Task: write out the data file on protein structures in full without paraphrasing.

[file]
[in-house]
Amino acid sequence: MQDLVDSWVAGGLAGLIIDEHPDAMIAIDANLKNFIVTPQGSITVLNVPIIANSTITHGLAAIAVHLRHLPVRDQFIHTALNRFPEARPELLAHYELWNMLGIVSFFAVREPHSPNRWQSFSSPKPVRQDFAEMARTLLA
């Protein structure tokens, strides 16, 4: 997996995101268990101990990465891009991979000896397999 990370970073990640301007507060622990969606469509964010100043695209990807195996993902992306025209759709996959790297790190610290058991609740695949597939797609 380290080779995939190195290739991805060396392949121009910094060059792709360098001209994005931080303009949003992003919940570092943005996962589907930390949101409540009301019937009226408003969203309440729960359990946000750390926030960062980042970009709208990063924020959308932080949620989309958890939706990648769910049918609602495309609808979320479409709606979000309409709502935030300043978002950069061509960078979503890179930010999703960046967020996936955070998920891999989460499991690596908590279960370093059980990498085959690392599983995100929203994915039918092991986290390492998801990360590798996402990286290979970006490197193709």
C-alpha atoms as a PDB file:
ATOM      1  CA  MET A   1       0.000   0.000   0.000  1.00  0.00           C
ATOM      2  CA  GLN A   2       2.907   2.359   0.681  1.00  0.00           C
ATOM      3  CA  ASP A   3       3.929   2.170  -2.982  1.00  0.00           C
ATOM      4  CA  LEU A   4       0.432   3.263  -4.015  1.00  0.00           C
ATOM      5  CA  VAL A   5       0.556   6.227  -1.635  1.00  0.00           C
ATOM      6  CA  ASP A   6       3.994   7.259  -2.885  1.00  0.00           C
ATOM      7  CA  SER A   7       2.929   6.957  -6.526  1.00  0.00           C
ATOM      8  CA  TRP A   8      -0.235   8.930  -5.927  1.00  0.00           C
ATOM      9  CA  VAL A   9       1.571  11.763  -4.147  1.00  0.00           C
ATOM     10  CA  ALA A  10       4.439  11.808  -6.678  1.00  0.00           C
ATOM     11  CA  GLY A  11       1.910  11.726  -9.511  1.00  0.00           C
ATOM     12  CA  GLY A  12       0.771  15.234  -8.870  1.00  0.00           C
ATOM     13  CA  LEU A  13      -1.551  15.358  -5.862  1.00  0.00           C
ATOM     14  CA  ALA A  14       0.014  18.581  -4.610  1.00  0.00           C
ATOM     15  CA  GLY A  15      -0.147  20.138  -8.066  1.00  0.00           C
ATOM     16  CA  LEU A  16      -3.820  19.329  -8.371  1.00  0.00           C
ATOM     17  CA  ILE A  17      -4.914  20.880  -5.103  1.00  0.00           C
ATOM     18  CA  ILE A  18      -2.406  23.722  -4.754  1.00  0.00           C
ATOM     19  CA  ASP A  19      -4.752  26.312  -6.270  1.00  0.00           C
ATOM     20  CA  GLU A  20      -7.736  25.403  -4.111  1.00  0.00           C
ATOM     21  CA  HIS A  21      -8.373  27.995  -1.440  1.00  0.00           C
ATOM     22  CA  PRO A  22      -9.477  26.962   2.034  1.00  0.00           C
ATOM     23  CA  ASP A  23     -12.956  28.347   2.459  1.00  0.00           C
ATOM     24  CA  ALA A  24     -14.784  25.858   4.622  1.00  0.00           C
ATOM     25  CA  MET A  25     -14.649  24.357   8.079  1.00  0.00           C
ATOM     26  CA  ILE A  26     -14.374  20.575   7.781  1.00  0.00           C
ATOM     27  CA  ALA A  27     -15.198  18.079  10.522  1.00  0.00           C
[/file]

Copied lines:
[in-house]
Amino acid sequence: MQDLVDSWVAGGLAGLIIDEHPDAMIAIDANLKNFIVTPQGSITVLNVPIIANSTITHGLAAIAVHLRHLPVRDQFIHTALNRFPEARPELLAHYELWNMLGIVSFFAVREPHSPNRWQSFSSPKPVRQDFAEMARTLLA
């Protein structure tokens, strides 16, 4: 997996995101268990101990990465891009991979000896397999 990370970073990640301007507060622990969606469509964010100043695209990807195996993902992306025209759709996959790297790190610290058991609740695949597939797609 380290080779995939190195290739991805060396392949121009910094060059792709360098001209994005931080303009949003992003919940570092943005996962589907930390949101409540009301019937009226408003969203309440729960359990946000750390926030960062980042970009709208990063924020959308932080949620989309958890939706990648769910049918609602495309609808979320479409709606979000309409709502935030300043978002950069061509960078979503890179930010999703960046967020996936955070998920891999989460499991690596908590279960370093059980990498085959690392599983995100929203994915039918092991986290390492998801990360590798996402990286290979970006490197193709």
C-alpha atoms as a PDB file:
ATOM      1  CA  MET A   1       0.000   0.000   0.000  1.00  0.00           C
ATOM      2  CA  GLN A   2       2.907   2.359   0.681  1.00  0.00           C
ATOM      3  CA  ASP A   3       3.929   2.170  -2.982  1.00  0.00           C
ATOM      4  CA  LEU A   4       0.432   3.263  -4.015  1.00  0.00           C
ATOM      5  CA  VAL A   5       0.556   6.227  -1.635  1.00  0.00           C
ATOM      6  CA  ASP A   6       3.994   7.259  -2.885  1.00  0.00           C
ATOM      7  CA  SER A   7       2.929   6.957  -6.526  1.00  0.00           C
ATOM      8  CA  TRP A   8      -0.235   8.930  -5.927  1.00  0.00           C
ATOM      9  CA  VAL A   9       1.571  11.763  -4.147  1.00  0.00           C
ATOM     10  CA  ALA A  10       4.439  11.808  -6.678  1.00  0.00           C
ATOM     11  CA  GLY A  11       1.910  11.726  -9.511  1.00  0.00           C
ATOM     12  CA  GLY A  12       0.771  15.234  -8.870  1.00  0.00           C
ATOM     13  CA  LEU A  13      -1.551  15.358  -5.862  1.00  0.00           C
ATOM     14  CA  ALA A  14       0.014  18.581  -4.610  1.00  0.00           C
ATOM     15  CA  GLY A  15      -0.147  20.138  -8.066  1.00  0.00           C
ATOM     16  CA  LEU A  16      -3.820  19.329  -8.371  1.00  0.00           C
ATOM     17  CA  ILE A  17      -4.914  20.880  -5.103  1.00  0.00           C
ATOM     18  CA  ILE A  18      -2.406  23.722  -4.754  1.00  0.00           C
ATOM     19  CA  ASP A  19      -4.752  26.312  -6.270  1.00  0.00           C
ATOM     20  CA  GLU A  20      -7.736  25.403  -4.111  1.00  0.00           C
ATOM     21  CA  HIS A  21      -8.373  27.995  -1.440  1.00  0.00           C
ATOM     22  CA  PRO A  22      -9.477  26.962   2.034  1.00  0.00           C
ATOM     23  CA  ASP A  23     -12.956  28.347   2.459  1.00  0.00           C
ATOM     24  CA  ALA A  24     -14.784  25.858   4.622  1.00  0.00           C
ATOM     25  CA  MET A  25     -14.649  24.357   8.079  1.00  0.00           C
ATOM     26  CA  ILE A  26     -14.374  20.575   7.781  1.00  0.00           C
ATOM     27  CA  ALA A  27     -15.198  18.079  10.522  1.00  0.00           C